Mold remediation is the process of removing molds from an affected area. Mold can be toxic and cause major health problems, like asthma, rashes, or nausea. Toxic mold often affects places, such as homes, schools, or workplaces. The most common places for mold to grow are:

  • Air-conditioning units;
  • Basements that have been flooded;
  • Under refrigerators;
  • Under bathroom or kitchen sinks;
  • Around windows with leaks;
  • On shower curtains;
  • In humidifiers;
  • Under damp carpets;
  • Near areas with plumbing problems; and/or
  • On roofs or ceilings, especially where there is a leak.

Most areas that have been damaged by water often lead to mold problems as well. Mold remediation is usually covered in a homeowner insurance policy, under water damages.

Why is Mold Remediation Necessary?

Mold remediation is often considered necessary because exposure to toxic mold can lead to serious injury in some cases. For instance, exposure to mold can lead to various forms of lung diseases and chest diseases. These types of injuries can be debilitating and can create long-term medical problems for the affected user.

Also, mold exposure is a serious concern because there can sometimes be the possibility that many people may be affected by the same mold issue at the same time. For instance, if the mold problem is situated in a central air conditioning system, the toxic mold substances can sometimes be spread throughout an entire house or building. This can create the situation where many people are injured because the air conditioning system is distributing the mold in several places.

Lastly, mold can cause severe property damage in some cases. For example, walls that have been affected by mold must sometimes be broken down or completely replaced if there is a serious mold issue. This can cost the building owner or manager time and resources in order to fix the problem.

Who Should Conduct Mold Remediation Work?

There are many different types of mold that could be present in your home. Generally the homeowner or tenant can remove small amounts of harmless mold. However, you will probably need the expertise of hazardous materials removal workers when toxic mold infests your house or apartment.

These workers are trained to take special precautions to protect themselves and the surrounding areas from being contaminated by the mold. They will also have specific equipment that will help protect them from exposure to hazardous mold materials and substances during the mold remediation process.

Why Should I Trust a Mold Remediator?

Most states now have laws specifically designed to ensure that mold remediators in those states are adequately trained and licensed. If you are still hesitant, check the mold remediator's credentials against what your state's law requires.

Are There Specific Laws About Mold?

Currently, there are no federal laws that provide standards for residential buildings. But, the Environmental Protection Agency (EPA) does provide guidelines for mold remediation in schools and commercial buildings. Also, the U.S. Department of Labor (DOL) and Occupational Safety and Health Administration (OSHA) provide the standards and guidelines on mold in the workplace.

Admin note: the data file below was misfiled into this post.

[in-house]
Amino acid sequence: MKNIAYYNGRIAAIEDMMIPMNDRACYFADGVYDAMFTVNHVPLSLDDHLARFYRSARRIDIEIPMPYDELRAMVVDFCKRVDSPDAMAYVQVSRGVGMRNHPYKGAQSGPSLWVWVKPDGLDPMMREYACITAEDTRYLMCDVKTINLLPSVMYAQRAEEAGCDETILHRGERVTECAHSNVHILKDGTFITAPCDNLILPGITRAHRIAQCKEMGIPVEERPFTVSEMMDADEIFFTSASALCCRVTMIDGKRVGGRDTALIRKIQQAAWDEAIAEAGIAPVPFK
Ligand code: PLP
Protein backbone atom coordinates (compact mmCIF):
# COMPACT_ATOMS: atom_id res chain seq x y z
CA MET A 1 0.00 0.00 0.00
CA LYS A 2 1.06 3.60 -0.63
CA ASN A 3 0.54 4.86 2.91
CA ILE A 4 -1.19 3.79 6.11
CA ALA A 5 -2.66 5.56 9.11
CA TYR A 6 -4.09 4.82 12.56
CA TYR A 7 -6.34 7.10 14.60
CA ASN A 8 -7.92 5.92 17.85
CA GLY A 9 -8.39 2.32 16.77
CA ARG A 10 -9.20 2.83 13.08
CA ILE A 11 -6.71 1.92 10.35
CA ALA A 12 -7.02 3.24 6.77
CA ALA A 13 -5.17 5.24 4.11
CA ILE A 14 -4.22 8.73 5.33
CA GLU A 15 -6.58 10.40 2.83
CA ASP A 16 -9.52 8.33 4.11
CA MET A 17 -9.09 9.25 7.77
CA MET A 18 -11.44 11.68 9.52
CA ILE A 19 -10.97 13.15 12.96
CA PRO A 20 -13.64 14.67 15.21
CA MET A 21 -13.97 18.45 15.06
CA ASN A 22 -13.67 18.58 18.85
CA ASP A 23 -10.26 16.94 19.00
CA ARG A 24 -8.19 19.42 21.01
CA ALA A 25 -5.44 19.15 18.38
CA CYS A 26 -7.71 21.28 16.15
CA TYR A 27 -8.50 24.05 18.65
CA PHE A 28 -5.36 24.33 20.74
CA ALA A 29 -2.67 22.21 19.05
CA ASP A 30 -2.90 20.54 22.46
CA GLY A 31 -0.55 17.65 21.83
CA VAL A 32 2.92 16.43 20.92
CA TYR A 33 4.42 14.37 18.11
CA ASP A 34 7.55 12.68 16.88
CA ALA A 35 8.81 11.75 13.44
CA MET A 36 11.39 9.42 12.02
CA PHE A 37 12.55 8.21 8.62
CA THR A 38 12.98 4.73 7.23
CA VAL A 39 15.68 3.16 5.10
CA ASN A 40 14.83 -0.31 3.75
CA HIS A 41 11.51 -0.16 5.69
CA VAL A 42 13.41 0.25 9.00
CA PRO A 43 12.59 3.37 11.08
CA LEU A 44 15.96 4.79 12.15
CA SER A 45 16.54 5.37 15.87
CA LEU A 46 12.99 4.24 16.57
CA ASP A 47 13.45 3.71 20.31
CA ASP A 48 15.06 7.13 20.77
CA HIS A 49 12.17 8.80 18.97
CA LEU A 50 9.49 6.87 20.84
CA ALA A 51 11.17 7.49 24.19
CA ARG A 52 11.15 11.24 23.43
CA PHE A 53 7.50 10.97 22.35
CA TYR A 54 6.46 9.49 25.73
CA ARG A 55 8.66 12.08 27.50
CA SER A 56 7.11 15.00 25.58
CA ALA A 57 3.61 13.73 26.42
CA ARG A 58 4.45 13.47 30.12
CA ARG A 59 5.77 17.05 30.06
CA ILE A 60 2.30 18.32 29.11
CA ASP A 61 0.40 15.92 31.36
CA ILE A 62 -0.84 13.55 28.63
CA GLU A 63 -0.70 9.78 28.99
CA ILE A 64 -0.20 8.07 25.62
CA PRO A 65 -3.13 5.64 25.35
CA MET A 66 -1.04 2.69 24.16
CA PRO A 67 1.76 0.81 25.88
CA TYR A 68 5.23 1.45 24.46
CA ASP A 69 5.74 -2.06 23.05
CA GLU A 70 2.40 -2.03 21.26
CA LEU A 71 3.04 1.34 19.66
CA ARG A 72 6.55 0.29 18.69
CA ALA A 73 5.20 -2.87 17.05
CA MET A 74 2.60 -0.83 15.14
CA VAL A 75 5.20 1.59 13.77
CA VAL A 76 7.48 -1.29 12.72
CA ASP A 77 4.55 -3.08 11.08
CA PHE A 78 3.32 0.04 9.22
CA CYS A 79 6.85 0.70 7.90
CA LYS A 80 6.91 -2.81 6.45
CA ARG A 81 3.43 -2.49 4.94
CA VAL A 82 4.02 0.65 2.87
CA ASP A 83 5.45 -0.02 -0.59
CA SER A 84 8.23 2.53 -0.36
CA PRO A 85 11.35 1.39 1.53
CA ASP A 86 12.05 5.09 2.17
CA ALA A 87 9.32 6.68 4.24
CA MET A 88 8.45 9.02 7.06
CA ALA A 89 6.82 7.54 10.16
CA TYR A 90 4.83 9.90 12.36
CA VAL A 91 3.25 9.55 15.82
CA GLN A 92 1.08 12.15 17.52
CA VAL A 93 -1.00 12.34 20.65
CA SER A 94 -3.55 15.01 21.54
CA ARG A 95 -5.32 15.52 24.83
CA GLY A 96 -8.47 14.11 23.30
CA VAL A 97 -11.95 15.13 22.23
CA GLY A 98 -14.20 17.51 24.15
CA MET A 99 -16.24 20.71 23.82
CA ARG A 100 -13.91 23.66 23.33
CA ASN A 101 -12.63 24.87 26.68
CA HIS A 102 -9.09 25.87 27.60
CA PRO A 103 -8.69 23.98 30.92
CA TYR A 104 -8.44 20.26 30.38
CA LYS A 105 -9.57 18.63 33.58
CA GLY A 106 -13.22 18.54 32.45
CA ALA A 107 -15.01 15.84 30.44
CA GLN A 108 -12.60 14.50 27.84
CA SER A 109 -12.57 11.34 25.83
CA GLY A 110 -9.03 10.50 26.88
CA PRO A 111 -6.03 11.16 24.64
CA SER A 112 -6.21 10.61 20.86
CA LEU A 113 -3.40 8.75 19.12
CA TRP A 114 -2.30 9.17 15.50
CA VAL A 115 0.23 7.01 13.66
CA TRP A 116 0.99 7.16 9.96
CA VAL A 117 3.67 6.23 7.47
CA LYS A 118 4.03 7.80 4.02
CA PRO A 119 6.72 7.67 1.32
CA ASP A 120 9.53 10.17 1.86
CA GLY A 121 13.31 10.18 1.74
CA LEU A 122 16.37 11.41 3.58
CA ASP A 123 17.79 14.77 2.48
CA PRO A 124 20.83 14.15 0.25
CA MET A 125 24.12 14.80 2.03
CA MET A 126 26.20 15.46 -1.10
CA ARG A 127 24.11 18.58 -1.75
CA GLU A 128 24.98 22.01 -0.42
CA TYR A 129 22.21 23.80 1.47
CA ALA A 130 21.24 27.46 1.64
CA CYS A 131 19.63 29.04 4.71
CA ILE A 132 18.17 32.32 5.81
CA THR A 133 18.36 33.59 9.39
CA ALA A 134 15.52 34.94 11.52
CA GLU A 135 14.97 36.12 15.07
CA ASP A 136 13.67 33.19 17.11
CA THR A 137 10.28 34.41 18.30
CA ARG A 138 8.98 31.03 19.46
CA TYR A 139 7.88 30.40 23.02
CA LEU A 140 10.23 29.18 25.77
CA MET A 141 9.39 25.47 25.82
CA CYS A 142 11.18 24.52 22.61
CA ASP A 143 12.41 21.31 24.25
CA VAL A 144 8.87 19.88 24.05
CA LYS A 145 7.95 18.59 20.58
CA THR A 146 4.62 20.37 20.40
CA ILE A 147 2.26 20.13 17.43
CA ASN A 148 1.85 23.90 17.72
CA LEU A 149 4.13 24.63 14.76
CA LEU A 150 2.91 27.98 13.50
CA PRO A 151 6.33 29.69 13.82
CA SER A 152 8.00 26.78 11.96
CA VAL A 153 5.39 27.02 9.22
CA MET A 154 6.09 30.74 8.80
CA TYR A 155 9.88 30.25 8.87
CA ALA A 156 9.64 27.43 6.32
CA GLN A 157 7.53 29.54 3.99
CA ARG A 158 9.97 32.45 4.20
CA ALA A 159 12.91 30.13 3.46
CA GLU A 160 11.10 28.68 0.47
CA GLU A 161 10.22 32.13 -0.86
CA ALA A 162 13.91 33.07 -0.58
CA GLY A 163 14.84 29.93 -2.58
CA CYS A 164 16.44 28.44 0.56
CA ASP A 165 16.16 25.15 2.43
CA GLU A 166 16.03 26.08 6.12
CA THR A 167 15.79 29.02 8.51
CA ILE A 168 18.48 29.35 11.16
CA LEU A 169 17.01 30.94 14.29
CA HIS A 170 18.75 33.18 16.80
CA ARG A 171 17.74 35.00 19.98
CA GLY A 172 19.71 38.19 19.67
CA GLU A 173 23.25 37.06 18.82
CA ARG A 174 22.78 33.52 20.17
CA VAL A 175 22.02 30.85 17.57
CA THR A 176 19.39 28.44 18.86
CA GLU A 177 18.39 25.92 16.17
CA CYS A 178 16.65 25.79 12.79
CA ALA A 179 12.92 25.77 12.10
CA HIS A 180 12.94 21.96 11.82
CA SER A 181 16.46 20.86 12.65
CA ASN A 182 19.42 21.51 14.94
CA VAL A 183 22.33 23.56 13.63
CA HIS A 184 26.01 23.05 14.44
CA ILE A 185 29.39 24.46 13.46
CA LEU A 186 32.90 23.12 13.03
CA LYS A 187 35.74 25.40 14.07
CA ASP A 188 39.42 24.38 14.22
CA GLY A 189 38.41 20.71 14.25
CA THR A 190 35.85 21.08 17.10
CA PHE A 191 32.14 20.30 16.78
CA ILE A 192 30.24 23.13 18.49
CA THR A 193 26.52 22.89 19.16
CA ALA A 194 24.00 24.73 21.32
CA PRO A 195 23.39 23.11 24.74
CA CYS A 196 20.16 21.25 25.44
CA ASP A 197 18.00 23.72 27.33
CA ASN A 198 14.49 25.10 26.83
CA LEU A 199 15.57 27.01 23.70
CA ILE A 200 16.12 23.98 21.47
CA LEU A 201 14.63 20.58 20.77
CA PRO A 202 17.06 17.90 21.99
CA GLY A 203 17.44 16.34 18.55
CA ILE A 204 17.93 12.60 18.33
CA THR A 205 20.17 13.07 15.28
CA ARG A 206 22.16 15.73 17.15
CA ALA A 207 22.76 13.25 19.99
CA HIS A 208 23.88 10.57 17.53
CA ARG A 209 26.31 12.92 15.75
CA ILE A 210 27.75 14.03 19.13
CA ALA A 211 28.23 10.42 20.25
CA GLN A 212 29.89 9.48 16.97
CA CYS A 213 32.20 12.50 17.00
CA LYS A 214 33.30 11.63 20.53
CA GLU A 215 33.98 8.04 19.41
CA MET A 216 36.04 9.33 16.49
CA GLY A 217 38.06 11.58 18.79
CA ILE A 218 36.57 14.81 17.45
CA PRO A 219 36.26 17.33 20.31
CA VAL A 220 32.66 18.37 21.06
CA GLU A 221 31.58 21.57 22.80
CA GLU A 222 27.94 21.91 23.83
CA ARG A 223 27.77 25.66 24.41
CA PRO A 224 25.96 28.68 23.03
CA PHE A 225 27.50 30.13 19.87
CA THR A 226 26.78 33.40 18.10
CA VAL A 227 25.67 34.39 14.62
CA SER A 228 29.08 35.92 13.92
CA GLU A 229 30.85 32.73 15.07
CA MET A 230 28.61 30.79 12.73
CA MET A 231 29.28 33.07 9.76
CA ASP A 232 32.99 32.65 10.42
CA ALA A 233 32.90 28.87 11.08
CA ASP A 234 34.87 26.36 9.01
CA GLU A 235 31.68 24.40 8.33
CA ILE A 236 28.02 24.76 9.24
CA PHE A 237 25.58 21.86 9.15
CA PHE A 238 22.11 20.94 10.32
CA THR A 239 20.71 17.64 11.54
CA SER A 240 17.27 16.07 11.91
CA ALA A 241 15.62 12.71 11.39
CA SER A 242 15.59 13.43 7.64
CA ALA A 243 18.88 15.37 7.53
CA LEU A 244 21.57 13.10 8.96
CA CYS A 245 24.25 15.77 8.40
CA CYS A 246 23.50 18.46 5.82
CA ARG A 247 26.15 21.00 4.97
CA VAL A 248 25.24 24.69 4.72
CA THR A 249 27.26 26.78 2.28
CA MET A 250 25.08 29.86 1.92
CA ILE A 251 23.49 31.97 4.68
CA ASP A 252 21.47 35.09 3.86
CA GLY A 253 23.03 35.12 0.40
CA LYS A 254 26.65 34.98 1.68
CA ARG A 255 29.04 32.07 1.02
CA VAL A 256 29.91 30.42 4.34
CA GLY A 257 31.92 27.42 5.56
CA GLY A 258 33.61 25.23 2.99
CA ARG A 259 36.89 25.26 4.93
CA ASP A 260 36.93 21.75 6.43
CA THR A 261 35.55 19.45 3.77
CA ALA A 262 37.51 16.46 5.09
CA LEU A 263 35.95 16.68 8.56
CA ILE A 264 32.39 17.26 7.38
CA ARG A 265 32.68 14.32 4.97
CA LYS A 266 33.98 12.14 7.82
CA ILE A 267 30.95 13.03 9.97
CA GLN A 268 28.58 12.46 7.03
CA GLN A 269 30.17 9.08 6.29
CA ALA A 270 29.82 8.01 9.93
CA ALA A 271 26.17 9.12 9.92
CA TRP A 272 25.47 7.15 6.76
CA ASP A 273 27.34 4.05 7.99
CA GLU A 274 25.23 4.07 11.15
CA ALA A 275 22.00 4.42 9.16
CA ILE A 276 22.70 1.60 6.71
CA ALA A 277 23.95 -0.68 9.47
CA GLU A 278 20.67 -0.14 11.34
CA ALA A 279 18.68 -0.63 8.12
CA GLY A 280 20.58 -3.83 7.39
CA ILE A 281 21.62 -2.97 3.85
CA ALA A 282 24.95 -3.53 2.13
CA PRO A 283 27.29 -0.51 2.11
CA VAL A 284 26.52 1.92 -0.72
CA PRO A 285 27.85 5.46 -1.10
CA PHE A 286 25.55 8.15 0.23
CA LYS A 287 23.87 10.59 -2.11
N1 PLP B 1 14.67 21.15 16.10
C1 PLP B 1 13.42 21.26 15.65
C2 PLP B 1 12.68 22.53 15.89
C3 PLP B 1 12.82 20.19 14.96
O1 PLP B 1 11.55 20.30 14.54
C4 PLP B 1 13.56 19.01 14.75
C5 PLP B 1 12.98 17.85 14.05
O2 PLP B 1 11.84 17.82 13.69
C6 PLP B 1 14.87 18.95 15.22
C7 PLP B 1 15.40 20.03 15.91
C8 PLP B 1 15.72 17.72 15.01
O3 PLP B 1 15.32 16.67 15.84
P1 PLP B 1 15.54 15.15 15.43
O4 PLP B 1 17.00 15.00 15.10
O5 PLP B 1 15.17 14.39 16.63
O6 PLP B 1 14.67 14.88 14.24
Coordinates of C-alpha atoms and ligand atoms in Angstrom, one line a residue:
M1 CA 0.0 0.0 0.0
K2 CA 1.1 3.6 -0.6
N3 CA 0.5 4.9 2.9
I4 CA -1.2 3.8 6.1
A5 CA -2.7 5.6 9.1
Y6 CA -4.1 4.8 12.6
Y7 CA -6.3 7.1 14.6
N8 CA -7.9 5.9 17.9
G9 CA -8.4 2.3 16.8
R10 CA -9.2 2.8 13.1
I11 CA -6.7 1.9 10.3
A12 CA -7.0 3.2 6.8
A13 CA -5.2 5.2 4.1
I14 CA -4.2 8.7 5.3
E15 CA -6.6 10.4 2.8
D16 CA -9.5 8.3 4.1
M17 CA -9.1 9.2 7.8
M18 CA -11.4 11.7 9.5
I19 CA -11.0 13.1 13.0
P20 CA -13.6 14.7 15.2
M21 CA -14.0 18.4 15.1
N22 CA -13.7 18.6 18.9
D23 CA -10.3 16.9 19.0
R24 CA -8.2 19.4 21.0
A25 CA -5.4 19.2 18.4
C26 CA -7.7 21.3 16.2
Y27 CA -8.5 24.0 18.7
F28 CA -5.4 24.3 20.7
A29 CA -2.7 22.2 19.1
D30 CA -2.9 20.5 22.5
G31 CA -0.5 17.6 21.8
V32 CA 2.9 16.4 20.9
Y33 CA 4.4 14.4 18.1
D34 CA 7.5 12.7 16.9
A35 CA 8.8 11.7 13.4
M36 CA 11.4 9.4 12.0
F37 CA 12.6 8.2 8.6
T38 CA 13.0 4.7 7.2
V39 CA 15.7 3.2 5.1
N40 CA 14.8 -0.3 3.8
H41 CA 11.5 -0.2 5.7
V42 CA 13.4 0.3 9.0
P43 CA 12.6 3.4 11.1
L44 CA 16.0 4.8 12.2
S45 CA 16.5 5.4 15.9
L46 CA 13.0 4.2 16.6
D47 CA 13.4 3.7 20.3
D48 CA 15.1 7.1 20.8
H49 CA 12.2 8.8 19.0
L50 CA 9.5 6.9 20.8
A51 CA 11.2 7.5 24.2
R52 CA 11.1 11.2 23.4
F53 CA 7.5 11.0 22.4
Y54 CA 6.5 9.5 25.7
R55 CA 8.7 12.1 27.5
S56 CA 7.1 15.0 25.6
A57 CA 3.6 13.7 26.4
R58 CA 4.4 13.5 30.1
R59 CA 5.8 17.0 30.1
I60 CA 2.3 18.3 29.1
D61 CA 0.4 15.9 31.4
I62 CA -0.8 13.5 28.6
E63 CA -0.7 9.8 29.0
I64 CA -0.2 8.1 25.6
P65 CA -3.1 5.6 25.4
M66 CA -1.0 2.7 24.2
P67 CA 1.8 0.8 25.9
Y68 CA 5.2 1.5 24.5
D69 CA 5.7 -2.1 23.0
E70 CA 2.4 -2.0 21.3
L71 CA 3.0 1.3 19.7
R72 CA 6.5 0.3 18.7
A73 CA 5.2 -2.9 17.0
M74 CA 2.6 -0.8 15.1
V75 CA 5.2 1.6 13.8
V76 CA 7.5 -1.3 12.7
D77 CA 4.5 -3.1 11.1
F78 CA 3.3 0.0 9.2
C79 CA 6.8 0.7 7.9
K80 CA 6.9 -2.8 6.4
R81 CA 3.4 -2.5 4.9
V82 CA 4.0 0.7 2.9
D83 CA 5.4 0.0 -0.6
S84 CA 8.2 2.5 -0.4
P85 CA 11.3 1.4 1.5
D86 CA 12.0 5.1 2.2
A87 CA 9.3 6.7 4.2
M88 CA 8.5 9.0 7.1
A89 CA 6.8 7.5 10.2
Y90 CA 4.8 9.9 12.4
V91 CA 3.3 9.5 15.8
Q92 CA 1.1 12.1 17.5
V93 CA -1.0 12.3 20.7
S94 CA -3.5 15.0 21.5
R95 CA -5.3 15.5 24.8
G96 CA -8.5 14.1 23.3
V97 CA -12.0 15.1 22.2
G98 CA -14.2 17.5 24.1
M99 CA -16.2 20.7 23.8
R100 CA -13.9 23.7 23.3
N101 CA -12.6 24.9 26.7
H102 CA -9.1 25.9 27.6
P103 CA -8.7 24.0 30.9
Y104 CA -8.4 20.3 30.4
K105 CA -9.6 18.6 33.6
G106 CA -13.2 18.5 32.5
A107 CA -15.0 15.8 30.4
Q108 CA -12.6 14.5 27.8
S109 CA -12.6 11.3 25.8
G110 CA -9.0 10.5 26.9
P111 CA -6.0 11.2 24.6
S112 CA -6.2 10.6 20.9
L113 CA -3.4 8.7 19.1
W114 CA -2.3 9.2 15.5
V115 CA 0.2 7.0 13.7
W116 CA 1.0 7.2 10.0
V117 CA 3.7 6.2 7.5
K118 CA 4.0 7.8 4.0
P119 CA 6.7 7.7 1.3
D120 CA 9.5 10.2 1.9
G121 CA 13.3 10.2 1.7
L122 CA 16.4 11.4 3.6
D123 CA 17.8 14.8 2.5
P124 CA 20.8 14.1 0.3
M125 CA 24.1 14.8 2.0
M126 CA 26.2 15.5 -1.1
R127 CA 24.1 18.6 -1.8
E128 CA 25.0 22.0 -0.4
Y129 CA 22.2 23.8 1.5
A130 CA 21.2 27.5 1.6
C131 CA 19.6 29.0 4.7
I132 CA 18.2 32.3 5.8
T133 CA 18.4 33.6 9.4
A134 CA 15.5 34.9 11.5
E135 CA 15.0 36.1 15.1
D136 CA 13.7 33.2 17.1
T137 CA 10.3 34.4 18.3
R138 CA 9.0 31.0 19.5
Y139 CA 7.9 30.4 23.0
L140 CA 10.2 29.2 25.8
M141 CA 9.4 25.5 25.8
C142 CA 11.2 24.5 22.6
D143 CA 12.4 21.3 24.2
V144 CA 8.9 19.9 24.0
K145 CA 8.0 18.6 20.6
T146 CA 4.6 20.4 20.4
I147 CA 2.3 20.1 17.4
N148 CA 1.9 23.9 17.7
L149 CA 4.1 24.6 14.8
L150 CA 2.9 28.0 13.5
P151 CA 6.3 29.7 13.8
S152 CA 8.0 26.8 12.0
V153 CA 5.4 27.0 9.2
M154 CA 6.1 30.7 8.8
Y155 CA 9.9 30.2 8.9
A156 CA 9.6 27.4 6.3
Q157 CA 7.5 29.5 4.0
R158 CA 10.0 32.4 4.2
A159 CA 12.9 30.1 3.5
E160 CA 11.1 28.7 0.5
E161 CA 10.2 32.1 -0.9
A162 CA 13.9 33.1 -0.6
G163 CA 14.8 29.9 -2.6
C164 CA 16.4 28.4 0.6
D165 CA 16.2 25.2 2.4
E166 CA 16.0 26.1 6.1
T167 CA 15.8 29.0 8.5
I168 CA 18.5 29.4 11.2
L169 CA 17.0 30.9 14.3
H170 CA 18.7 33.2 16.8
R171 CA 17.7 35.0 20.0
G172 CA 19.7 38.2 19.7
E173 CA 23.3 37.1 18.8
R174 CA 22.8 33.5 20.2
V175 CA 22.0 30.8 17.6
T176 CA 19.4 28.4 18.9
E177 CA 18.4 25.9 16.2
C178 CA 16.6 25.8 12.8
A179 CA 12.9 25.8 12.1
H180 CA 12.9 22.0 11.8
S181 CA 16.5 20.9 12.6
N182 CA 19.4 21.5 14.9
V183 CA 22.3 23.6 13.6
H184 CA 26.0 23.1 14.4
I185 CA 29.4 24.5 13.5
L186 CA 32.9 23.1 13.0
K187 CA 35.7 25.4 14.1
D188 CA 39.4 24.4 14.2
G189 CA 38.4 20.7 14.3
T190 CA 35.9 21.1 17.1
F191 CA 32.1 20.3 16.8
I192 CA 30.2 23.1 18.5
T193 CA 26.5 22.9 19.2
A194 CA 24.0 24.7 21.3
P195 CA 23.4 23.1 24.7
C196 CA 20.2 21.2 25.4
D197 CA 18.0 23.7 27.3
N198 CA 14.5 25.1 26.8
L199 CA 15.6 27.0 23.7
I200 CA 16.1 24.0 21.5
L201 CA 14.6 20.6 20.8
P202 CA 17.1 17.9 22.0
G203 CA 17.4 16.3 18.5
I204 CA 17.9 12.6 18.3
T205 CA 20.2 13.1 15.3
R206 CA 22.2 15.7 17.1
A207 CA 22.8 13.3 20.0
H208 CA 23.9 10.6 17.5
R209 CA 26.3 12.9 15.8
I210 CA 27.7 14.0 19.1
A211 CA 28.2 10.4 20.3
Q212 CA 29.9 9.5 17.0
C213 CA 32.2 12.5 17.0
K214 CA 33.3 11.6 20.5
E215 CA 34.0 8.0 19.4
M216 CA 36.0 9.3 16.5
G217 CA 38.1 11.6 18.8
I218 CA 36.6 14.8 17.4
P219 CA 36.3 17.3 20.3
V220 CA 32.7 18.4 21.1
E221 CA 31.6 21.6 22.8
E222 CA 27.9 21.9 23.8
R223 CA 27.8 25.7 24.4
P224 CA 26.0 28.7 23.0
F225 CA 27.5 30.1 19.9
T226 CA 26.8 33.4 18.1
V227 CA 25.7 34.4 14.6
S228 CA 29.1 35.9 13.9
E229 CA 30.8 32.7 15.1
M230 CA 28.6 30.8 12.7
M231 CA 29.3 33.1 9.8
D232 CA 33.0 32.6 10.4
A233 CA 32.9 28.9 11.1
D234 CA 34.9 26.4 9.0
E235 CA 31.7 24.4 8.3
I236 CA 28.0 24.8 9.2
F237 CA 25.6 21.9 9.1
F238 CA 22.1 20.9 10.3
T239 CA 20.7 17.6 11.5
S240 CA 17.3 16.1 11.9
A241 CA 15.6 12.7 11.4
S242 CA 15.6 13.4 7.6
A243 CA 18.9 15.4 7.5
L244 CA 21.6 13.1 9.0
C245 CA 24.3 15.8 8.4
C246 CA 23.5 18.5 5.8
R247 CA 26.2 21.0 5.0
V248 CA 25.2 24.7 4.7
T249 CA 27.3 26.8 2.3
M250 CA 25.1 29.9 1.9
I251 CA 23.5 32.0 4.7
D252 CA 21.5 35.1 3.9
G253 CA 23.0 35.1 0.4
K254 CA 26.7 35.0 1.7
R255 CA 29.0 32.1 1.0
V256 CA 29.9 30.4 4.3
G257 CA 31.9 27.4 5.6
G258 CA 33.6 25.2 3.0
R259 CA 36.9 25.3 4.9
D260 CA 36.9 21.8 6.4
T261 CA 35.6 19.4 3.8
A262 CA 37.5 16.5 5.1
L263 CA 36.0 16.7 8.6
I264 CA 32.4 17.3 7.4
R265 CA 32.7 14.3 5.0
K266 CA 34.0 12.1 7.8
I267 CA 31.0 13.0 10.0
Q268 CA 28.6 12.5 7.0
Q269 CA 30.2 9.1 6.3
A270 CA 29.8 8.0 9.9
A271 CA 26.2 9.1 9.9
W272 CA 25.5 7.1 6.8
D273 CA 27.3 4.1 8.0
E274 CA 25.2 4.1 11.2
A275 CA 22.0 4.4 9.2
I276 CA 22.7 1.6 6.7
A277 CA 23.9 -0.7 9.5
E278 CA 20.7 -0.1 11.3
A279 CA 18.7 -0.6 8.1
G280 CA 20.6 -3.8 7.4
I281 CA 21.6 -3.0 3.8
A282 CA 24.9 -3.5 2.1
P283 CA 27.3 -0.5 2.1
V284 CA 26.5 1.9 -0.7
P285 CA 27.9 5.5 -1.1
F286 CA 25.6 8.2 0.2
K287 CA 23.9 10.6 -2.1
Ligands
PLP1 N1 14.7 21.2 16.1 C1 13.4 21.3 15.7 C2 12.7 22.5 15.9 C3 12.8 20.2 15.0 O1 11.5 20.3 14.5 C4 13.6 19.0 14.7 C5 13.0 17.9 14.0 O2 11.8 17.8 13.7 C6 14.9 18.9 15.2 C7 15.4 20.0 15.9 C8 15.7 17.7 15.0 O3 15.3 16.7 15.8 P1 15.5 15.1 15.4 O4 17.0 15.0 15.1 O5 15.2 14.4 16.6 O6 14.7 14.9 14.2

Some states have passed laws regarding mold standards and the guidelines are specifically about indoor-air quality. For example, California’s Toxic Mold Protection Act of 2001 has established remediation standards for landlords, owners, and contractors. It also requires landlords to disclose to current and prospective tenants about known mold problems.

What are the Legal Remedies Available in a Mold Exposure Lawsuit?

Mold exposure lawsuits can be filed in certain situations. For instance, if a building owner or property manager fails to perform mold remediation measures when needed, they might become liable for any injuries sustained by the occupants of the building.

In such cases, legal action may be needed to remedy the situation. Legal remedies in such cases typically involve a monetary damages award, which may compensate the injured party for losses like:

  • Medical expenses like hospital bills, medical treatment, medication costs, and other similar costs;
  • Costs associated with loss of enjoyment of life;
  • Loss of the ability to generate income in the future;
  • Lost wages during medical recovery time; and/or
  • Pain and suffering costs.

That damages may also sometimes cover the costs of repairing damage, as property damage is frequently a part of many mold lawsuits. Depending on the building structure, this can sometimes involve an extensive amount of time and resources.

Should I Get a Lawyer to Help Me with My Mold Remediation?

If you are a tenant whose landlord refuses to hire a mold remediator, then contact a local housing rights group and they will be able to advise you of your rights. Often these groups can offer free resources and guide you through paperwork and filing steps, before you need to consider a private lawsuit.

If you are a homeowner with a mold problem and your insurance company will not pay, consult a insurance lawyer who will be able to help you assert your rights and keep your home safe. A lawyer can help provide advice, representation, and valuable guidance for your case.